Tyre changing on any type of vehicle is a regular job for mechanics and it can seem quite straight forward. As such, operators can tend to overlook the tightening specifications recommended by the vehicle manufacturers. This practice should be avoided however, as it can lead to downtime and serious safety consequences.
Workshop equipment manufacturers, Chicago Pneumatic has highlighted three important steps to follow to ensure the right level of torque is provided when tightening.
Be aware of the manufacturers’ specifications and refer to them
Manufacturers always provide recommendations for each tightening job, and these can be found in the specifications book, or maintenance manual, which is more commonly called ‘blue book’. Before you start tightening you should double check the book to ensure your job is performed to the best standard.
With new innovations in materials and tools, it’s important to keep your knowledge current and follow the latest specifications. For example, nowadays most wheel rims are made from aluminum instead of steel but this does not mean that aluminum rims are harder and more torque is needed. The rim material affects the torque that should be applied. Continuous training is highly recommended and this can be offered by different providers.
Surface preparation is key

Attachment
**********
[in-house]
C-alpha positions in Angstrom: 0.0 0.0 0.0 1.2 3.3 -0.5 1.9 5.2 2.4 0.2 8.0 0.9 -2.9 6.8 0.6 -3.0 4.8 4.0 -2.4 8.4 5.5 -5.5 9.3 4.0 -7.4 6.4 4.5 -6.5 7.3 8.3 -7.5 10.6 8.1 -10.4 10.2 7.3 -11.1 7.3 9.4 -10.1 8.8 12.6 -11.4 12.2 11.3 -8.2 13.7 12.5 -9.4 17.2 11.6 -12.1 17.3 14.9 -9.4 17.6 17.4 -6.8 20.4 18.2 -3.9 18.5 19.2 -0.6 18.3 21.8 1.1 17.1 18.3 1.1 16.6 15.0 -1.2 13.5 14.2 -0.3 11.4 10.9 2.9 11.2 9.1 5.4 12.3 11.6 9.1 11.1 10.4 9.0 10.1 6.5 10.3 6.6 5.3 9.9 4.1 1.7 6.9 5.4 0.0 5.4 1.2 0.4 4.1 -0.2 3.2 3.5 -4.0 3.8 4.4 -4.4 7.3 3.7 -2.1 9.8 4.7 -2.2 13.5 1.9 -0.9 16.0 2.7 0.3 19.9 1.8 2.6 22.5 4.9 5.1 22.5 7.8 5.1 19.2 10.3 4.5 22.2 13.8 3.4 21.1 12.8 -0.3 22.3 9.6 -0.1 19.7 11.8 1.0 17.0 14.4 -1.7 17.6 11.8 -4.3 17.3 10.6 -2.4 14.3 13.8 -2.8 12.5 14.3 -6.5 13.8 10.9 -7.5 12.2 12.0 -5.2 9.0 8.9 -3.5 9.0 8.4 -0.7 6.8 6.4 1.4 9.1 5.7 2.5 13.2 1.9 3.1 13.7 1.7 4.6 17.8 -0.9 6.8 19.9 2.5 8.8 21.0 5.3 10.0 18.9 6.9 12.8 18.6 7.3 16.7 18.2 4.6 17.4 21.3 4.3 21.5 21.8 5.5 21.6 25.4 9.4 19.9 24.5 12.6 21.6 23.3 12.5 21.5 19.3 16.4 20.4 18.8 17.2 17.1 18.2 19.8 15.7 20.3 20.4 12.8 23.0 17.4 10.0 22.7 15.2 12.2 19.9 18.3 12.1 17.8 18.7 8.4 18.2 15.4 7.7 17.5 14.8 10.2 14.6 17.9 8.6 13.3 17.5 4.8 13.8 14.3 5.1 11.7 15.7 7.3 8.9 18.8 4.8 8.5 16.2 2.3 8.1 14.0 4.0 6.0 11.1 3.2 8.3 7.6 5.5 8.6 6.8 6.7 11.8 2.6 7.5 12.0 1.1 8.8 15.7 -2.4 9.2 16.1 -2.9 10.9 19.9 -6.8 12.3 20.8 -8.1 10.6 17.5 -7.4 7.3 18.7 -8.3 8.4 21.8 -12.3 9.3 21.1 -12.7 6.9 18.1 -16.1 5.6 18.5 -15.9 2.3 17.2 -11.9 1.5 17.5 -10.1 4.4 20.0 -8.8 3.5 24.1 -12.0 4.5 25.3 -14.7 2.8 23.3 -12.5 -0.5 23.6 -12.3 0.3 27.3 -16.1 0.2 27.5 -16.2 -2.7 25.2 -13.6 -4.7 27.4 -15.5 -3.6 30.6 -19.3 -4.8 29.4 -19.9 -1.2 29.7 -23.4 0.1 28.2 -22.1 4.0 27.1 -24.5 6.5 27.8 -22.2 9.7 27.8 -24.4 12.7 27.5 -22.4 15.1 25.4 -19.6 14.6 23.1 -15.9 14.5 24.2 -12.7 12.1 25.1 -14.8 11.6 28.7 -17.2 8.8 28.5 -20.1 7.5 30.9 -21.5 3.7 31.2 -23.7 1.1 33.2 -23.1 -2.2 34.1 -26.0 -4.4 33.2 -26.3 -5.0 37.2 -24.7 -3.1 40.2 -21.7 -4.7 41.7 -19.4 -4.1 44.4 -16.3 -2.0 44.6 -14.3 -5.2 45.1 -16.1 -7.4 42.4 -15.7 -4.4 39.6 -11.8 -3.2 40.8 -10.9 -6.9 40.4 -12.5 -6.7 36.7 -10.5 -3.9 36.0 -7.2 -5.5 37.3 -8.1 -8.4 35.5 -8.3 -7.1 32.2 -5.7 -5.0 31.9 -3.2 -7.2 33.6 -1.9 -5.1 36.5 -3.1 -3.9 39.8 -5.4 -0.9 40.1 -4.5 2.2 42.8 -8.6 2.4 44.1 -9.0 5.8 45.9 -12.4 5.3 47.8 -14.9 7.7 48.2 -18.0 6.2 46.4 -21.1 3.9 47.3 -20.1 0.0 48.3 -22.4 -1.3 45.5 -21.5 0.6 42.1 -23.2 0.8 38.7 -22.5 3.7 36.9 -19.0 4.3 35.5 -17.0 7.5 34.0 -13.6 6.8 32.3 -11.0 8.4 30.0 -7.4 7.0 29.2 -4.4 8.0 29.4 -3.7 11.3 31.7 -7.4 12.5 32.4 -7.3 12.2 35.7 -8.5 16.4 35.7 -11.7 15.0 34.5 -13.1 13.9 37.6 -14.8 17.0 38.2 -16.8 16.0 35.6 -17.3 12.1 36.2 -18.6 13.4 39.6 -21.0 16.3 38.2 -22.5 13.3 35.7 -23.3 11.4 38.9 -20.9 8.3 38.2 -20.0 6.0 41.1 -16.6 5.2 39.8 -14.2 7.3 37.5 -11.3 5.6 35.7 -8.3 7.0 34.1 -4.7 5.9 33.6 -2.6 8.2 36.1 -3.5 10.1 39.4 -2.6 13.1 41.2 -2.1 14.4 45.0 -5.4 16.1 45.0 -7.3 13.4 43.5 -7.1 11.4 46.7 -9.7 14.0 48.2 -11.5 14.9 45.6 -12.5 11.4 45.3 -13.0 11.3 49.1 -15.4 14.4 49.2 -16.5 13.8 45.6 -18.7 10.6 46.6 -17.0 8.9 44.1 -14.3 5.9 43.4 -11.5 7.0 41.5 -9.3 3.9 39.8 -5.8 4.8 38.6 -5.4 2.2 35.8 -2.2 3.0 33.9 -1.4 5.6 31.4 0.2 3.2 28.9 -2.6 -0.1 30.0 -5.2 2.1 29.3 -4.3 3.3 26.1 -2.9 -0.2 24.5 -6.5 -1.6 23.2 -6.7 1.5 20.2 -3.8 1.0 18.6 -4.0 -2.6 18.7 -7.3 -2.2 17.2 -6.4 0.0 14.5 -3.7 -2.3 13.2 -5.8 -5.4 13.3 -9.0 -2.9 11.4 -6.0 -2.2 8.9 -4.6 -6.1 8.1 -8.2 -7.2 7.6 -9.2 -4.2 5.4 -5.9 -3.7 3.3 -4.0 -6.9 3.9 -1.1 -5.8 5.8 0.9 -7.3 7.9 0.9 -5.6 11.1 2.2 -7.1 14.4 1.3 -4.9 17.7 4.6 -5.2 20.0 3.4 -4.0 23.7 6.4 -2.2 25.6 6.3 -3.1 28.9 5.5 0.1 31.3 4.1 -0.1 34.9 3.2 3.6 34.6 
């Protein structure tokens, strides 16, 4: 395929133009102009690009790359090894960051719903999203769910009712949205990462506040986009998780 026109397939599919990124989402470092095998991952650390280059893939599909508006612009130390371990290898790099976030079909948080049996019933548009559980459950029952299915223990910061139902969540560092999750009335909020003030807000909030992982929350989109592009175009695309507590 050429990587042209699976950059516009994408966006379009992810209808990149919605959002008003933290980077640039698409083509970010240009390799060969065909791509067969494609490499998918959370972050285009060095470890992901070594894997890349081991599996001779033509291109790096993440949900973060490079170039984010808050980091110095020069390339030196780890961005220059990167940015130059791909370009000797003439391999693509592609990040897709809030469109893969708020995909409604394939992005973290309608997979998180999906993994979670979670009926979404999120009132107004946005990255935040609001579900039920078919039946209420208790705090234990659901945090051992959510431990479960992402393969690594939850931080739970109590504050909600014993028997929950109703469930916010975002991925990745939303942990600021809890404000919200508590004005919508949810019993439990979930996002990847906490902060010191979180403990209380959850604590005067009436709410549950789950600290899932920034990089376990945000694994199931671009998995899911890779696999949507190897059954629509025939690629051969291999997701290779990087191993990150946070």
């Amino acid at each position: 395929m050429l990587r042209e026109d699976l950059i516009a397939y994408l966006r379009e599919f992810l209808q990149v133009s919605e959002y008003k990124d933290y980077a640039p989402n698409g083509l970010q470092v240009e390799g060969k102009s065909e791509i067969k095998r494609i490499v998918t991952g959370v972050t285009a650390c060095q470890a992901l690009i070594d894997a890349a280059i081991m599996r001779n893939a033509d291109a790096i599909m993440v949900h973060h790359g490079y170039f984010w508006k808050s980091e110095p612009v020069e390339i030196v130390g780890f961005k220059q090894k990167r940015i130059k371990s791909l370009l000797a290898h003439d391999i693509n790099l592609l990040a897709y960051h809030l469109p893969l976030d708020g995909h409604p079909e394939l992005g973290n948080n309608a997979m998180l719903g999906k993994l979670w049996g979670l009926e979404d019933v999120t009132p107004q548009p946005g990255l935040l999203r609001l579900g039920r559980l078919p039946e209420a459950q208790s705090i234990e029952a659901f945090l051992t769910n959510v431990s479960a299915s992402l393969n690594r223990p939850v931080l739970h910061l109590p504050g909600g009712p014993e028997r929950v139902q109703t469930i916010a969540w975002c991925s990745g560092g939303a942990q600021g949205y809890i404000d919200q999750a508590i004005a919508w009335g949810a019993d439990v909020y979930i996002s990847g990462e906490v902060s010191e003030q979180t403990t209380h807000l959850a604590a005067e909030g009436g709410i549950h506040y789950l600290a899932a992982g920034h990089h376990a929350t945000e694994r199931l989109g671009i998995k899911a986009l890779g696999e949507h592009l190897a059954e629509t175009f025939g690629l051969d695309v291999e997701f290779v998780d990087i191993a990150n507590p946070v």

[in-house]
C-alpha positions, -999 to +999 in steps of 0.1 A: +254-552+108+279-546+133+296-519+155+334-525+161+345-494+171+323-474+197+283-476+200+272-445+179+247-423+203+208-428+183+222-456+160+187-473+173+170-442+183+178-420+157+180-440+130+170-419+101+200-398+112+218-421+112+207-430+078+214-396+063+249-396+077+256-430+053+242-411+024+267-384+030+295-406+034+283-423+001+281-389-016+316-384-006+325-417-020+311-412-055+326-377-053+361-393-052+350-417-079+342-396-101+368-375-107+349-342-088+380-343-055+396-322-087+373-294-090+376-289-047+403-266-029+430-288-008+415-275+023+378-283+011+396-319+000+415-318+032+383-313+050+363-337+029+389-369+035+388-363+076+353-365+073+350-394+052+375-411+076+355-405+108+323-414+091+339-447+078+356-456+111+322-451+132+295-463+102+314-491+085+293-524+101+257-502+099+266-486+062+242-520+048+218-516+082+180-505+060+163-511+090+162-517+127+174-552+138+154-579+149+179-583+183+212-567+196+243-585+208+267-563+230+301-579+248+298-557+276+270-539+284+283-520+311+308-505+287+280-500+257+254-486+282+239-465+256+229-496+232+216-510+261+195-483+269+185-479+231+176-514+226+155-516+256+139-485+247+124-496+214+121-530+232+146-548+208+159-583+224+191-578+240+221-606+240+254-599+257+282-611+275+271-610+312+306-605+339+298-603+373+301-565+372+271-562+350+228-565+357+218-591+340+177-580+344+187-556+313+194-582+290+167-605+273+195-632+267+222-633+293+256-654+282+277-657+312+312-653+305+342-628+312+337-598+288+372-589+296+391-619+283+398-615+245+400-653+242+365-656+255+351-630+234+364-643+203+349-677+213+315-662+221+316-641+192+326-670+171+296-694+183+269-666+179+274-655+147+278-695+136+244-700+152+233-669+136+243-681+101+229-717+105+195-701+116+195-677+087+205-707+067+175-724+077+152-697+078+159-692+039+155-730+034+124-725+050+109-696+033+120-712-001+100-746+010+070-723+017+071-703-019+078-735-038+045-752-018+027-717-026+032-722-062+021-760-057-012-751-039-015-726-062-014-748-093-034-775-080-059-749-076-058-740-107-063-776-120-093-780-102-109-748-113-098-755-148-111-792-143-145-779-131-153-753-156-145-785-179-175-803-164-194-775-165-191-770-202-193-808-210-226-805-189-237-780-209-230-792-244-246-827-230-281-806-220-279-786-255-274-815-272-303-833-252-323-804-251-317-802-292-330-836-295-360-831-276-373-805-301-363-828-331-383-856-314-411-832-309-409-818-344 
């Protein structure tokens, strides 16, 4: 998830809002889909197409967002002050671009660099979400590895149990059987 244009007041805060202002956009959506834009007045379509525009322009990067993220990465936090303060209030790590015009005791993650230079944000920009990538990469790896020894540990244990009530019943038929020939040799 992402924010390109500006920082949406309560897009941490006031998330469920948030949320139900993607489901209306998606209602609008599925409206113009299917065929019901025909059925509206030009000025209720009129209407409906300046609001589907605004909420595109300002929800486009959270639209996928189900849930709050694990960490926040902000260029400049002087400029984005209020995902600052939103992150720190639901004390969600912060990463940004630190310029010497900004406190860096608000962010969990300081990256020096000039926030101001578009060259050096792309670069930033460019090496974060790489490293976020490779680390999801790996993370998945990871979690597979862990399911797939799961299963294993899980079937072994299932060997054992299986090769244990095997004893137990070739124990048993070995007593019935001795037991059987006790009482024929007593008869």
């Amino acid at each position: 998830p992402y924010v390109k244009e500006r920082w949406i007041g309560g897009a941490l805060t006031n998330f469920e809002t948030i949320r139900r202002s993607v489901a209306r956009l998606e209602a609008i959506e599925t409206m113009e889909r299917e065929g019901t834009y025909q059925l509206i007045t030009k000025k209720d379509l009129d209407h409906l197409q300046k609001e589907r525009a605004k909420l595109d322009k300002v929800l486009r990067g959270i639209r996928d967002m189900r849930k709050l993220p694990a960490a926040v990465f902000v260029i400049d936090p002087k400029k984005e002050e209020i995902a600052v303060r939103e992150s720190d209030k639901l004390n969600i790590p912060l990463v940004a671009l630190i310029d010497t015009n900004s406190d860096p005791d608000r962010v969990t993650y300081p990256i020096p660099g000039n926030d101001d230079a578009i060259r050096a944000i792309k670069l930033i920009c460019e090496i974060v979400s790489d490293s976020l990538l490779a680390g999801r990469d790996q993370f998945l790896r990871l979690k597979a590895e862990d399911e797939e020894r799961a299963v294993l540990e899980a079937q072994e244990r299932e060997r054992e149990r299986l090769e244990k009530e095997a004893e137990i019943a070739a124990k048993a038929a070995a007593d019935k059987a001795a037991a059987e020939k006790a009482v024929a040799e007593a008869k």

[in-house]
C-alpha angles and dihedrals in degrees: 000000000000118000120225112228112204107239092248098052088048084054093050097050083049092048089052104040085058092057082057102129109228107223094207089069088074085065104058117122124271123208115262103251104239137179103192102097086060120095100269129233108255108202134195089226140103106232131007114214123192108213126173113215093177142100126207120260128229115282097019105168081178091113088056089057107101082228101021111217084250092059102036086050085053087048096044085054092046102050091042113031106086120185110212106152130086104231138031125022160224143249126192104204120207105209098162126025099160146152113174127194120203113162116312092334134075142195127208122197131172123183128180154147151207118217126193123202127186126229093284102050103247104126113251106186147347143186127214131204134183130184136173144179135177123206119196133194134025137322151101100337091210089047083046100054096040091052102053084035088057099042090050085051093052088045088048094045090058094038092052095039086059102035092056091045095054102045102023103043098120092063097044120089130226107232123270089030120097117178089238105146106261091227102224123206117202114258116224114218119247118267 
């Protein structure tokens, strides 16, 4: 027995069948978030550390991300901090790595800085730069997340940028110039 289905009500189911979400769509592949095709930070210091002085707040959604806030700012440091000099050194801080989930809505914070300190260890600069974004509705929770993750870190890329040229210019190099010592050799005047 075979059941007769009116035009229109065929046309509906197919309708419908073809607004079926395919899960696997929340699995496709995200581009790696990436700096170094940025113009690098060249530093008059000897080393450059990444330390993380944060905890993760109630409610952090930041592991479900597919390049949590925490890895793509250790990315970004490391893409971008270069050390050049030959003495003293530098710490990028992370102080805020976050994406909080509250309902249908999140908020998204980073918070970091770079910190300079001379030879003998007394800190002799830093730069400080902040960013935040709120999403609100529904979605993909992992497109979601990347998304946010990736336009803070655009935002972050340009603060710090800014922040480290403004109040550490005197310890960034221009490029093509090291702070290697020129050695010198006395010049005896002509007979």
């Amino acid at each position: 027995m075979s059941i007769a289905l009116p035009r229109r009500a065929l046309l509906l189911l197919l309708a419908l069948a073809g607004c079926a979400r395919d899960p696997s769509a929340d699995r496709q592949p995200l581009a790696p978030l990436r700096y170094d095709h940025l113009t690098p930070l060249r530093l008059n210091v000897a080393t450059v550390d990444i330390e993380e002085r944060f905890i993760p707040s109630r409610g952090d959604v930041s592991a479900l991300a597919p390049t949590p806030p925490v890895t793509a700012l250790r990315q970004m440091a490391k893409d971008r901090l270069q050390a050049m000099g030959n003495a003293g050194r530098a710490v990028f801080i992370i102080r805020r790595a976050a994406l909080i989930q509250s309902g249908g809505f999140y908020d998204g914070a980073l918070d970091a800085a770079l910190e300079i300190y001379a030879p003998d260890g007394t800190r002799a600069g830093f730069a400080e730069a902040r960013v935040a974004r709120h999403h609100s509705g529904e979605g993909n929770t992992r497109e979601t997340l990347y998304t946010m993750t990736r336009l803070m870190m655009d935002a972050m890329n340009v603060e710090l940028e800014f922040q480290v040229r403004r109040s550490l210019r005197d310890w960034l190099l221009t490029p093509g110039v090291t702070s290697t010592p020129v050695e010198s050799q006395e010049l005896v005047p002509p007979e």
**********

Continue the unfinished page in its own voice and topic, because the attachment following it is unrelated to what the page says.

A substantial amount of torque is “lost” or wasted by friction during tightening. Chicago Pneumatic advises preparing the surface properly by cleaning all the elements to eliminate any rust, dust and dirt. Once you finish cleaning and before you start tightening inspect all components: wheel, studs and long nuts.
“Clamping force can be affected by other factors: parts quality, airline set up and tools maintenance or calibration,” said Christophe Roland, Very High Load Specialist at Chicago Pneumatic.
Wheel nuts that are over-tightened can often become damaged or broken, especially when hitting bumps in the road. This can result in a potentially catastrophic failure of the wheel, posing a serious risk to the safety of the heavy vehicle and its drivers. It’s important to use the right combination of tools to prevent this and achieve the right level of torque.
Roland added: “If you spot any signs of deformation or stretch on a stud, there is a high probability that tightening is above manufacturers specifications. Therefore, it’s key to replace the stud as soon as possible, and review your tightening processes. ”